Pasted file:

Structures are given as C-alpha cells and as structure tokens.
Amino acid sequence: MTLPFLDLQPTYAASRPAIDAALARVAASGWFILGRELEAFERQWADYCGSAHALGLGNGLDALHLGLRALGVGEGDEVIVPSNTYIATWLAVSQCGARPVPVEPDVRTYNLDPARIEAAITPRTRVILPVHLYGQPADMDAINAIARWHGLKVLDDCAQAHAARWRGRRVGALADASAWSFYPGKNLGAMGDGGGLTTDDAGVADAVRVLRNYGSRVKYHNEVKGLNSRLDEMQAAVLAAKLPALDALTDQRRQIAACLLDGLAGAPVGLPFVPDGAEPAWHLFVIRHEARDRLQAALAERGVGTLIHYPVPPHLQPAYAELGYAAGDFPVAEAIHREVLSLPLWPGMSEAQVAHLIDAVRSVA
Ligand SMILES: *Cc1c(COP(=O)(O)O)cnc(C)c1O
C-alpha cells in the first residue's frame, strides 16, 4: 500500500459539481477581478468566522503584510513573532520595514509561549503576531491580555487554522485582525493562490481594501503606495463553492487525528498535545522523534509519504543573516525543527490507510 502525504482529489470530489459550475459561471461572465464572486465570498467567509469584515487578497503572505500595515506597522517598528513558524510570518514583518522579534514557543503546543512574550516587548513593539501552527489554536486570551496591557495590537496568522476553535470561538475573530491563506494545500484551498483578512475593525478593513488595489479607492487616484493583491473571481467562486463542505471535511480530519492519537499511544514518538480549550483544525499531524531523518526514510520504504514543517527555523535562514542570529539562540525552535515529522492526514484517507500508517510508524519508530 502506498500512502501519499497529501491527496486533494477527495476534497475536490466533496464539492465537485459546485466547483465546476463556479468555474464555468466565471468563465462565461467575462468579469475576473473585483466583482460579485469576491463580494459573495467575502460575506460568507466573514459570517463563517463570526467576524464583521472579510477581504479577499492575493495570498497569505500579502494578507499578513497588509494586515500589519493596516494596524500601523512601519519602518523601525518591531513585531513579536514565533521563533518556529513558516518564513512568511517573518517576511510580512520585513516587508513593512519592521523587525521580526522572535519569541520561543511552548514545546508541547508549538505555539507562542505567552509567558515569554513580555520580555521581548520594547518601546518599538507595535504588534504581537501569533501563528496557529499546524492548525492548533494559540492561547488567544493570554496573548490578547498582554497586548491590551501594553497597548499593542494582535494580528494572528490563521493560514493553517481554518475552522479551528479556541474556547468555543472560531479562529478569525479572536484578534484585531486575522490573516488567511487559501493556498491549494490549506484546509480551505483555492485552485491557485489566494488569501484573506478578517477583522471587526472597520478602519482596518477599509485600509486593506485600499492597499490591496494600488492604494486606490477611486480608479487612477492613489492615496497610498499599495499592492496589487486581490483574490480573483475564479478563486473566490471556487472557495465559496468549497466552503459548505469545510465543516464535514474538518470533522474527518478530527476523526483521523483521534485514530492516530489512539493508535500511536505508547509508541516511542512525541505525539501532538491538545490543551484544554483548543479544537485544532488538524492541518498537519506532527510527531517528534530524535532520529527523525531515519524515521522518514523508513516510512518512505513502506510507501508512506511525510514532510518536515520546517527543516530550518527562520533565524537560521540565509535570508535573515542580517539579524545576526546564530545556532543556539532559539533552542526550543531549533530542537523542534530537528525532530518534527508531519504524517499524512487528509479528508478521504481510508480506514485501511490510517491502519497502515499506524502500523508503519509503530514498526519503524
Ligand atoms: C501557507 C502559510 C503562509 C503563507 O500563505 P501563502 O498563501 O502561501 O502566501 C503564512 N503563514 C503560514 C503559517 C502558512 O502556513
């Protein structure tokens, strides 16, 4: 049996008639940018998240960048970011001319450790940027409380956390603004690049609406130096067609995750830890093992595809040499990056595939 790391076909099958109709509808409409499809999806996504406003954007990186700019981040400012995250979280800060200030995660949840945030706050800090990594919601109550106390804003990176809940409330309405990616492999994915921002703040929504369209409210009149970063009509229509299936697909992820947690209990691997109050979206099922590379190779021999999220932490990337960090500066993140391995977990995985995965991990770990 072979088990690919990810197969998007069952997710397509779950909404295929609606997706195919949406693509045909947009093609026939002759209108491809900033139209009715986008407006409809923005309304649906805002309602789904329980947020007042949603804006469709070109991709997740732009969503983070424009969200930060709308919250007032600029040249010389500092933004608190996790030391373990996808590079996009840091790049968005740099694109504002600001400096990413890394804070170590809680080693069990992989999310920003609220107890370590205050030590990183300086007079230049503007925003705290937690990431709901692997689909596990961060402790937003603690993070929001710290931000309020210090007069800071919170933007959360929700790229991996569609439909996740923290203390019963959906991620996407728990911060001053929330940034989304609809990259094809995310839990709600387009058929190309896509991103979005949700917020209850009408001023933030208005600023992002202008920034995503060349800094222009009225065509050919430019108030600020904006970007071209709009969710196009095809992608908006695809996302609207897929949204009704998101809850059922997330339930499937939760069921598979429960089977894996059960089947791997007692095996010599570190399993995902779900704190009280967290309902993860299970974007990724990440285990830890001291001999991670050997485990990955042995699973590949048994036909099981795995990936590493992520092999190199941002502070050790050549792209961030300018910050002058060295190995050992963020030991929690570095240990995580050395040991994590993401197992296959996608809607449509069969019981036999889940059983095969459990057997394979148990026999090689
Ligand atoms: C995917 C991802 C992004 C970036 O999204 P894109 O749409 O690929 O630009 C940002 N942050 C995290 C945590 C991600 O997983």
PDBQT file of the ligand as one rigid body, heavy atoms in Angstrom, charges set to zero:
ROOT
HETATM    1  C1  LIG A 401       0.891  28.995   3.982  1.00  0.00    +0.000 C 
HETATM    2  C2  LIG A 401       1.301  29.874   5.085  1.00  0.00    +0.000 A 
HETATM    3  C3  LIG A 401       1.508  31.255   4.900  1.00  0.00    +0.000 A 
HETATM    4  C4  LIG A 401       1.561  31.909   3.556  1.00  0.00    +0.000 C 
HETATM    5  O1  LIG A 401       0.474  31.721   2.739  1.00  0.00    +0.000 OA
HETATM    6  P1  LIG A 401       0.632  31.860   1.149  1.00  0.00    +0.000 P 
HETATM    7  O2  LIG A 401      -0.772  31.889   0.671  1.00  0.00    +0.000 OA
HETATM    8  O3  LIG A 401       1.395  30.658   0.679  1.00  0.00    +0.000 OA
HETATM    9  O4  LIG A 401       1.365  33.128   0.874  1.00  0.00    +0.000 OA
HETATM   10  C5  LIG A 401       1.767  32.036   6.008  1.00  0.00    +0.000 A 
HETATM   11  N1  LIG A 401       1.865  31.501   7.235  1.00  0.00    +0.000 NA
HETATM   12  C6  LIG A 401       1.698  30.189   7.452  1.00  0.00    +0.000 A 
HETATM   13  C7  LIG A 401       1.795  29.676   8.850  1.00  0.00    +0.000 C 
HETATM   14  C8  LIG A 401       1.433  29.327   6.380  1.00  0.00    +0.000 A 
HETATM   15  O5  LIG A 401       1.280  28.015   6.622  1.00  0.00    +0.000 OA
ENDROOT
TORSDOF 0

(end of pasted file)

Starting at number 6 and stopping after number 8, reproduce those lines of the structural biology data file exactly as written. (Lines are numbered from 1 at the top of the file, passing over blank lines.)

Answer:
């Protein structure tokens, strides 16, 4: 049996008639940018998240960048970011001319450790940027409380956390603004690049609406130096067609995750830890093992595809040499990056595939 790391076909099958109709509808409409499809999806996504406003954007990186700019981040400012995250979280800060200030995660949840945030706050800090990594919601109550106390804003990176809940409330309405990616492999994915921002703040929504369209409210009149970063009509229509299936697909992820947690209990691997109050979206099922590379190779021999999220932490990337960090500066993140391995977990995985995965991990770990 072979088990690919990810197969998007069952997710397509779950909404295929609606997706195919949406693509045909947009093609026939002759209108491809900033139209009715986008407006409809923005309304649906805002309602789904329980947020007042949603804006469709070109991709997740732009969503983070424009969200930060709308919250007032600029040249010389500092933004608190996790030391373990996808590079996009840091790049968005740099694109504002600001400096990413890394804070170590809680080693069990992989999310920003609220107890370590205050030590990183300086007079230049503007925003705290937690990431709901692997689909596990961060402790937003603690993070929001710290931000309020210090007069800071919170933007959360929700790229991996569609439909996740923290203390019963959906991620996407728990911060001053929330940034989304609809990259094809995310839990709600387009058929190309896509991103979005949700917020209850009408001023933030208005600023992002202008920034995503060349800094222009009225065509050919430019108030600020904006970007071209709009969710196009095809992608908006695809996302609207897929949204009704998101809850059922997330339930499937939760069921598979429960089977894996059960089947791997007692095996010599570190399993995902779900704190009280967290309902993860299970974007990724990440285990830890001291001999991670050997485990990955042995699973590949048994036909099981795995990936590493992520092999190199941002502070050790050549792209961030300018910050002058060295190995050992963020030991929690570095240990995580050395040991994590993401197992296959996608809607449509069969019981036999889940059983095969459990057997394979148990026999090689
Ligand atoms: C995917 C991802 C992004 C970036 O999204 P894109 O749409 O690929 O630009 C940002 N942050 C995290 C945590 C991600 O997983």
PDBQT file of the ligand as one rigid body, heavy atoms in Angstrom, charges set to zero: